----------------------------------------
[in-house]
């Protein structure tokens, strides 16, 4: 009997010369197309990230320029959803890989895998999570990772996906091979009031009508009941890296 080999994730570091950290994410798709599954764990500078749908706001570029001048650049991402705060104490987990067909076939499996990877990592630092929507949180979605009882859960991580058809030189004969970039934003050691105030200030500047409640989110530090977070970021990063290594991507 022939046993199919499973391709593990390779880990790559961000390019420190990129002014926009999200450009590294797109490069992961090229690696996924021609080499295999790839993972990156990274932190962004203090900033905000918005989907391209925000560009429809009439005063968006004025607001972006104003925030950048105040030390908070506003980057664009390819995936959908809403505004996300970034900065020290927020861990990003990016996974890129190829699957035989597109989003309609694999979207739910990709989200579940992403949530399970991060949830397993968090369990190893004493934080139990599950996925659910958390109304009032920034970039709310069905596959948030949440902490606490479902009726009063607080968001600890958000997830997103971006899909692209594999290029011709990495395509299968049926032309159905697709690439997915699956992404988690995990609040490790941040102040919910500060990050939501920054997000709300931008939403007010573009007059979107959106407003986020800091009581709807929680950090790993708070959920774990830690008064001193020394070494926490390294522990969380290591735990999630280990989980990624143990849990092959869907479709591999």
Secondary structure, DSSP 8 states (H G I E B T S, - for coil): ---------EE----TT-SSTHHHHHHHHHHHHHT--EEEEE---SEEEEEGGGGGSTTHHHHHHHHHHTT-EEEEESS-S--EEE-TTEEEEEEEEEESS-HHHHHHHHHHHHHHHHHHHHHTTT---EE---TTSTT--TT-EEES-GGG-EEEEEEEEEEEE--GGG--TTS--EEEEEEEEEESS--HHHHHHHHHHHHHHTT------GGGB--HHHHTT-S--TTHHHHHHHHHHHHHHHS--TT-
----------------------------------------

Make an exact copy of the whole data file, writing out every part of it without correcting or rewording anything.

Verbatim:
[in-house]
């Protein structure tokens, strides 16, 4: 009997010369197309990230320029959803890989895998999570990772996906091979009031009508009941890296 080999994730570091950290994410798709599954764990500078749908706001570029001048650049991402705060104490987990067909076939499996990877990592630092929507949180979605009882859960991580058809030189004969970039934003050691105030200030500047409640989110530090977070970021990063290594991507 022939046993199919499973391709593990390779880990790559961000390019420190990129002014926009999200450009590294797109490069992961090229690696996924021609080499295999790839993972990156990274932190962004203090900033905000918005989907391209925000560009429809009439005063968006004025607001972006104003925030950048105040030390908070506003980057664009390819995936959908809403505004996300970034900065020290927020861990990003990016996974890129190829699957035989597109989003309609694999979207739910990709989200579940992403949530399970991060949830397993968090369990190893004493934080139990599950996925659910958390109304009032920034970039709310069905596959948030949440902490606490479902009726009063607080968001600890958000997830997103971006899909692209594999290029011709990495395509299968049926032309159905697709690439997915699956992404988690995990609040490790941040102040919910500060990050939501920054997000709300931008939403007010573009007059979107959106407003986020800091009581709807929680950090790993708070959920774990830690008064001193020394070494926490390294522990969380290591735990999630280990989980990624143990849990092959869907479709591999």
Secondary structure, DSSP 8 states (H G I E B T S, - for coil): ---------EE----TT-SSTHHHHHHHHHHHHHT--EEEEE---SEEEEEGGGGGSTTHHHHHHHHHHTT-EEEEESS-S--EEE-TTEEEEEEEEEESS-HHHHHHHHHHHHHHHHHHHHHTTT---EE---TTSTT--TT-EEES-GGG-EEEEEEEEEEEE--GGG--TTS--EEEEEEEEEESS--HHHHHHHHHHHHHHTT------GGGB--HHHHTT-S--TTHHHHHHHHHHHHHHHS--TT-